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Full Text Available Abstract: This study aimed  to evaluate the effect of lactation on first follicular wave surge of crossbred (Gir x Holstein dairy cattle.  Nine multiparous crossbred dairy cattle were divided according to daily milk production (Group 1 = milk production higher than average, n = 5; Group 2 = milk  production  lower  than  average,  n  =  4.  From  calving  (Day  0  until  divergence  of  first follicular wave, ovaries  was monitored daily by ultrasound exams to observed the follicular emergence,  growth  rate,  maximum  follicular  diameter,  day  of  follicular  divergence  and ovulation. The mean of milk production was 17.4 + 6.4 L/day (n= 9. Group 1 had higher daily milk production than Group 2 (21.8 + 3.8 L/day vs. 11.9 + 3.9 L/day, P< 0.001. Data of follicular emergence were similar in both groups (P >0.05. The growth  rate of first follicular surge was higher  in  Group  2  than  Group  1  (2.0  + 0.0  mm/day  vs  1.2  + 0.6  mm/day,  P<  0.05.  The maximum follicular diameter was 11.6  + 0.9 mm (Group 1 and 13.5  + 1.7 mm (Group 2; P< 0.05. The follicular divergence occurred earlier  in Group 1 than Group 2 (12.2  + 0.8 days vs 13.7 + 0.6 days; P< 0.05. One animal of Group 2 ovulated. In conclusion, data suggested that milk production had influence on ovarian follicular dynamic after calving.Keywords: Follicle, post-partum, lactation, dairy cattle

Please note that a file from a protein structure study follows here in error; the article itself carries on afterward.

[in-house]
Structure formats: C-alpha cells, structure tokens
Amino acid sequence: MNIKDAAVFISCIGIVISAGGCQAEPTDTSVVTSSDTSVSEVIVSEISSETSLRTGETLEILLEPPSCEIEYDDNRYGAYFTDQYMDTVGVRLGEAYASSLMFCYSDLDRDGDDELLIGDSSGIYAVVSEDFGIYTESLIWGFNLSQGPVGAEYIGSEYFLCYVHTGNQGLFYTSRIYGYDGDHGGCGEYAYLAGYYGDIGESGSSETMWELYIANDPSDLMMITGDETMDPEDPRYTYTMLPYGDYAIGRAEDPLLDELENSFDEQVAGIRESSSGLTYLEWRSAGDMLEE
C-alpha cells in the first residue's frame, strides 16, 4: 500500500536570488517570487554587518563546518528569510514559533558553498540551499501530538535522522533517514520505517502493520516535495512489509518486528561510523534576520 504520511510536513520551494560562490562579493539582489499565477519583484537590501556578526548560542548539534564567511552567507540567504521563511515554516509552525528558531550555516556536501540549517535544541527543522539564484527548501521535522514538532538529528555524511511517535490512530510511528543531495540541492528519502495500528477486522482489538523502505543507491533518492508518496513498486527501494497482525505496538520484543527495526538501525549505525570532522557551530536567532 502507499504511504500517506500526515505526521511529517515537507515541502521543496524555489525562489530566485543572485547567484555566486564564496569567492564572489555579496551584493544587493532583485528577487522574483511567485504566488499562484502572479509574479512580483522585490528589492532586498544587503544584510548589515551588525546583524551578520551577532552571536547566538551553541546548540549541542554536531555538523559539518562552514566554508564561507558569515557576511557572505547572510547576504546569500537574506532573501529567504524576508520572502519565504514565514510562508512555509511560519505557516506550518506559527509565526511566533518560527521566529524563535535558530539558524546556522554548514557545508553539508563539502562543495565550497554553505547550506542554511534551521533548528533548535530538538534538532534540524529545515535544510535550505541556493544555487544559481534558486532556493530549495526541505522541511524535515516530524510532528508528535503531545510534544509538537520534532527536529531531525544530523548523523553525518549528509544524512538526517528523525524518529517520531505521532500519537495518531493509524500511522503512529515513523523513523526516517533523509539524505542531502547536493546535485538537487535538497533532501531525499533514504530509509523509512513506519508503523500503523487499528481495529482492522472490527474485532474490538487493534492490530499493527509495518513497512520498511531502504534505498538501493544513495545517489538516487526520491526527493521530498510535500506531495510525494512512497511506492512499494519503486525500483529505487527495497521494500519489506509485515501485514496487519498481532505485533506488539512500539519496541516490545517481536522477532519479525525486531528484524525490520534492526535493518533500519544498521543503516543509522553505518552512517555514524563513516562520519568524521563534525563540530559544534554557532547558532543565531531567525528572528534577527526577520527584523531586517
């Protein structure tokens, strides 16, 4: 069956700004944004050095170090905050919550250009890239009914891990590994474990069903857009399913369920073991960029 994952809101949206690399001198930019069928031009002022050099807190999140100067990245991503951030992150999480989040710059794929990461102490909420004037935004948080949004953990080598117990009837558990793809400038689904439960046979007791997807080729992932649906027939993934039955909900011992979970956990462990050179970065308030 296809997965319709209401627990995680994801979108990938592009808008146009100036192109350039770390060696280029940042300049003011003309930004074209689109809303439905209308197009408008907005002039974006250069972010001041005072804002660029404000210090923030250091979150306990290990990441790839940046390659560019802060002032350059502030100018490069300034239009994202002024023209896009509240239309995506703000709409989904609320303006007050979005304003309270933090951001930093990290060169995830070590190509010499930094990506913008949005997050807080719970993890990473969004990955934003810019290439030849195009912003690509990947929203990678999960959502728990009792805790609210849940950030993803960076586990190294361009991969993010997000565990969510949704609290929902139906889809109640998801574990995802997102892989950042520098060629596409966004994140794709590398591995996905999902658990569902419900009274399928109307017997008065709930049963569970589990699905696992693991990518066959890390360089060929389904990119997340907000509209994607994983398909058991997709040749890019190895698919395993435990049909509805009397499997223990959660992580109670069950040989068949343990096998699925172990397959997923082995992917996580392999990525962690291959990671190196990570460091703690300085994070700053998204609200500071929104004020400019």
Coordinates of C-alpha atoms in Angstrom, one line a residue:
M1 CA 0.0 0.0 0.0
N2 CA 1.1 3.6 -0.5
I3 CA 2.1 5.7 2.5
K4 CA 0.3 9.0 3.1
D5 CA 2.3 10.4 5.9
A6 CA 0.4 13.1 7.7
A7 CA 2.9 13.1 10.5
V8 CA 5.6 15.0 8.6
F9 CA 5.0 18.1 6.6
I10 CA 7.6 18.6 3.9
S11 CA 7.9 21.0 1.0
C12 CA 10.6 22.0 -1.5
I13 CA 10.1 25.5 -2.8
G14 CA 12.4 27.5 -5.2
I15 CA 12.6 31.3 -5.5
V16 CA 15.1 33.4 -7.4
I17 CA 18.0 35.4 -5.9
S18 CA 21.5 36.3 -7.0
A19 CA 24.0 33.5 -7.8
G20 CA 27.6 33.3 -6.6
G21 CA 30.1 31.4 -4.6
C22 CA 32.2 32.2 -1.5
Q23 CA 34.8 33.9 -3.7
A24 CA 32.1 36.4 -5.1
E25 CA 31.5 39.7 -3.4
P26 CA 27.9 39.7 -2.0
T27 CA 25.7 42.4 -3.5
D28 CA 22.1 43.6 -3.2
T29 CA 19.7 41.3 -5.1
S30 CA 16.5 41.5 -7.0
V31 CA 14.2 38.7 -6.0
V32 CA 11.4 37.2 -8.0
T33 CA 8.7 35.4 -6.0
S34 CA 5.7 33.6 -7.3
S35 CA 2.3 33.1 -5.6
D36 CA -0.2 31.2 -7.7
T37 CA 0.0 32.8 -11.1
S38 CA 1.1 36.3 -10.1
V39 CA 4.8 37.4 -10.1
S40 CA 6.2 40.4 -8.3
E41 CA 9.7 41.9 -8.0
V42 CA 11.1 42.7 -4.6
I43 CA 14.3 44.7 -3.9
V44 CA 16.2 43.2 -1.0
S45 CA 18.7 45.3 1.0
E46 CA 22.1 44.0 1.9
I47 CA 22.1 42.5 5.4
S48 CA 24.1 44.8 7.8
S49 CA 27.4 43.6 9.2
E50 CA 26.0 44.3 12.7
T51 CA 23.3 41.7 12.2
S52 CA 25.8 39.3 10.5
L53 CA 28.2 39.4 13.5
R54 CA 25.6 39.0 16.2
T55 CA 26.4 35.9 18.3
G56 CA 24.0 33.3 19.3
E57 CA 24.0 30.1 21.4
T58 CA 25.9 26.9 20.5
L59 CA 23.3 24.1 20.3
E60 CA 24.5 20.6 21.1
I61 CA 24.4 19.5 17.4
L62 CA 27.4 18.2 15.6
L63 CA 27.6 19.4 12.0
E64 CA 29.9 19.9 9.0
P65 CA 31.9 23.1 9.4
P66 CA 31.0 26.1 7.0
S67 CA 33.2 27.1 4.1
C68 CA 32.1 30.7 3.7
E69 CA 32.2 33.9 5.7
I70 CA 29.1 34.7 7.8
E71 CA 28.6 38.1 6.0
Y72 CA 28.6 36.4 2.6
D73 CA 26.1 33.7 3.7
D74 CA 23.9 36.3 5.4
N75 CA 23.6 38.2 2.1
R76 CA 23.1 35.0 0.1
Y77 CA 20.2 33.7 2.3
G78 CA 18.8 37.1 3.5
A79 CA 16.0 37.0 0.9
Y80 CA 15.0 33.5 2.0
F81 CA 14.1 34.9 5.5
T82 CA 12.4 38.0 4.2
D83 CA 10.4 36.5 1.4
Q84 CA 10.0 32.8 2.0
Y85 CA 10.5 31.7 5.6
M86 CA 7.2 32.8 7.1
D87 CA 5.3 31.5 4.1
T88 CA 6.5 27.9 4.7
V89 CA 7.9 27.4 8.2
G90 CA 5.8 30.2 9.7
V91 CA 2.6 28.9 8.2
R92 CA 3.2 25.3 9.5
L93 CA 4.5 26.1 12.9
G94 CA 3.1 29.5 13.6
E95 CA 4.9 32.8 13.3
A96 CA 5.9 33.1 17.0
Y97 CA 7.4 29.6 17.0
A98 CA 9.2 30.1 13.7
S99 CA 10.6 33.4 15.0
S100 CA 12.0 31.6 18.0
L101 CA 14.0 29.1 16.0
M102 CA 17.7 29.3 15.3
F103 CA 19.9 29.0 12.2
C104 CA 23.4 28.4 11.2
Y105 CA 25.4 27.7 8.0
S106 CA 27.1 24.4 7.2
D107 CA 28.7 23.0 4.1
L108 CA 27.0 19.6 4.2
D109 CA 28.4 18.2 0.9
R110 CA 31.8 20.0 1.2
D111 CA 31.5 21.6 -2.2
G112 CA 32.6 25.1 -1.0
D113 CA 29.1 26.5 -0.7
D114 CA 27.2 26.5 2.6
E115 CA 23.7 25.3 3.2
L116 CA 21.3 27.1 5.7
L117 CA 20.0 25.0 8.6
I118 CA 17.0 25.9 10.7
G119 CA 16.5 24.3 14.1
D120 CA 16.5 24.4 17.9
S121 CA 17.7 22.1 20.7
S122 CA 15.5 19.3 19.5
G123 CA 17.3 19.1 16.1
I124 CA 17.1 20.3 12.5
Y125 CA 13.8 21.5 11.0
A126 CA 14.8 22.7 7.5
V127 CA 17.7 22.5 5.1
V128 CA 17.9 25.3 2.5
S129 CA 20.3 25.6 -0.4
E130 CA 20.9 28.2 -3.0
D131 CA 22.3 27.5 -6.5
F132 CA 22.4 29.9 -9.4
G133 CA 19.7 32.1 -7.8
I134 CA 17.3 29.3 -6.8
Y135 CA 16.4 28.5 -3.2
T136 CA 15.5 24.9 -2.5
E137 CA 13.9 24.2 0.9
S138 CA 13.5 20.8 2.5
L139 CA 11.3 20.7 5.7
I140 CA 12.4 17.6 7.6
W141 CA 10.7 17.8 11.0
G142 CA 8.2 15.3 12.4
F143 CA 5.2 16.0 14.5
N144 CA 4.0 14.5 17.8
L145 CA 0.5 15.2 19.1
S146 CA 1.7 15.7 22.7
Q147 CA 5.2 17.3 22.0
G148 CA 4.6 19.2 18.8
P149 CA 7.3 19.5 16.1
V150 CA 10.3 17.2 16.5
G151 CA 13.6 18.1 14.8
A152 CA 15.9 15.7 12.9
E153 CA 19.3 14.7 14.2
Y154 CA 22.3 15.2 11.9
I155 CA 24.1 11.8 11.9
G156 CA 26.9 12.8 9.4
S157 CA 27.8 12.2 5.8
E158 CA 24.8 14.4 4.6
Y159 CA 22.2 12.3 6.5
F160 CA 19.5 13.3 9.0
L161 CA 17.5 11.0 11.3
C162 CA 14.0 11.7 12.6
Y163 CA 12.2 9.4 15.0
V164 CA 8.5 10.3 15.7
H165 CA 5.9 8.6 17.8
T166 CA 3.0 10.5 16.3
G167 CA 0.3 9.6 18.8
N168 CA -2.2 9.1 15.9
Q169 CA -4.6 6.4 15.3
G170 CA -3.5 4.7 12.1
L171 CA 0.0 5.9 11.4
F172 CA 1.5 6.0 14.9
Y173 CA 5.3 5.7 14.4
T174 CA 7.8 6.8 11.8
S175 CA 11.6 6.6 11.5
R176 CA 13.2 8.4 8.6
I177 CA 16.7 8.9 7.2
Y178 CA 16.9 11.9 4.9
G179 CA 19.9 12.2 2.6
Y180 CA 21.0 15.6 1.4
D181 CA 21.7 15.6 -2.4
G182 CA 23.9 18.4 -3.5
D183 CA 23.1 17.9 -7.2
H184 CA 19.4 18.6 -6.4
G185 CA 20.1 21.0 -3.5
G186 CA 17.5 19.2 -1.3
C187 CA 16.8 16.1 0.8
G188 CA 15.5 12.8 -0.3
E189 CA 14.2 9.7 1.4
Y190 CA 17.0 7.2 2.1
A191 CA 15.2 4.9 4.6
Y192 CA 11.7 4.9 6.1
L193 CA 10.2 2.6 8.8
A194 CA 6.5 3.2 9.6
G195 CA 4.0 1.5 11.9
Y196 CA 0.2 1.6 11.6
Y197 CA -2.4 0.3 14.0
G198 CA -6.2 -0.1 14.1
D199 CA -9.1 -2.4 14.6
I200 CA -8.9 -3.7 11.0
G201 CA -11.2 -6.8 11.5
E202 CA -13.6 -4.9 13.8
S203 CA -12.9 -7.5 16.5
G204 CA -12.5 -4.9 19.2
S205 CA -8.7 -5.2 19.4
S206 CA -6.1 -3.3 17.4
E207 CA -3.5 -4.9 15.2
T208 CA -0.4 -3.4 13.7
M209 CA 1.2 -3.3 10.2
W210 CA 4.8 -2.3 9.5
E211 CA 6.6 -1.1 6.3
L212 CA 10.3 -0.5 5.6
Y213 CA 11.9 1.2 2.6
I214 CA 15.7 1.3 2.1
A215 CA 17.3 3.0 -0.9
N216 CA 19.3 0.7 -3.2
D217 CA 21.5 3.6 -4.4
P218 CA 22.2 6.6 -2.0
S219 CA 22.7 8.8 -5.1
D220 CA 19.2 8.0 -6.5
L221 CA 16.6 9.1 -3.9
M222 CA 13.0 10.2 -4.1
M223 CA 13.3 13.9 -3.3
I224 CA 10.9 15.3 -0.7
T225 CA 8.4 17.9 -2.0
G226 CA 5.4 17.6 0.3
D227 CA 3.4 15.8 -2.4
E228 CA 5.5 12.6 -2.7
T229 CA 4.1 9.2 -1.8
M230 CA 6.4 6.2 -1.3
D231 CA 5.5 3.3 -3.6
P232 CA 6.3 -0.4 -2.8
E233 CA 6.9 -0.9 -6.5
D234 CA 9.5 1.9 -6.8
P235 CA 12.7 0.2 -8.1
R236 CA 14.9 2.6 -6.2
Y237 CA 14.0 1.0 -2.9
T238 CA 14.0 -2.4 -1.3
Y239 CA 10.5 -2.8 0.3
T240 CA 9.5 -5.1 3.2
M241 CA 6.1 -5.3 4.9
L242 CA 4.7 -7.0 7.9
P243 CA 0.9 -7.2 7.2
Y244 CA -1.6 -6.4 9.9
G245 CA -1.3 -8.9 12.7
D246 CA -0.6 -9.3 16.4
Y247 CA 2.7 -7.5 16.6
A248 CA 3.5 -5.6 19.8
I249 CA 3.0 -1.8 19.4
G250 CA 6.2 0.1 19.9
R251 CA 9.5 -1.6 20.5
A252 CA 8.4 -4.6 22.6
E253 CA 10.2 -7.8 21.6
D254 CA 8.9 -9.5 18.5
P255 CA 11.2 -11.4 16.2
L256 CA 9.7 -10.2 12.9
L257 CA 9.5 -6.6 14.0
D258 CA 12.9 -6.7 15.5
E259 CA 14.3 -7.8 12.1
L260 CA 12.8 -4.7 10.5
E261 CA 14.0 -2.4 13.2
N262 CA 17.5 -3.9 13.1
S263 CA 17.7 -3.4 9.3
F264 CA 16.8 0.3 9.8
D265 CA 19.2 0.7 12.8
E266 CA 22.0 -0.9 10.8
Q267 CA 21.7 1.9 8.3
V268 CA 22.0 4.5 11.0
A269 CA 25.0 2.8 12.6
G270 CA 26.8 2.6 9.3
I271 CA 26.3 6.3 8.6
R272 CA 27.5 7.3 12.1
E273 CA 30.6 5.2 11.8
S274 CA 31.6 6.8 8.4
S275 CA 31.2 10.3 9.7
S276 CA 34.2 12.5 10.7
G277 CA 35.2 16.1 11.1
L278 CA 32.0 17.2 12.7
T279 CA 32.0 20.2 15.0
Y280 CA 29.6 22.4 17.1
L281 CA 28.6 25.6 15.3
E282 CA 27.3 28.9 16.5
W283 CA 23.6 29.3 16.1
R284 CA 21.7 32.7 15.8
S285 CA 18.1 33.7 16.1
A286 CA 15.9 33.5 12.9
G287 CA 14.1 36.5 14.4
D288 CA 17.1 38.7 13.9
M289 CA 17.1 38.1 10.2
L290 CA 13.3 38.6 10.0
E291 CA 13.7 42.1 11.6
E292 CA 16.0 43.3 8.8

R.C.A Berber

2013-11-01

205

Effect of a soybean hull:soy lecithin:soapstock mixture on ruminal digestion and performance of growing beef calves and lactating dairy cattle.  

Science.gov (United States)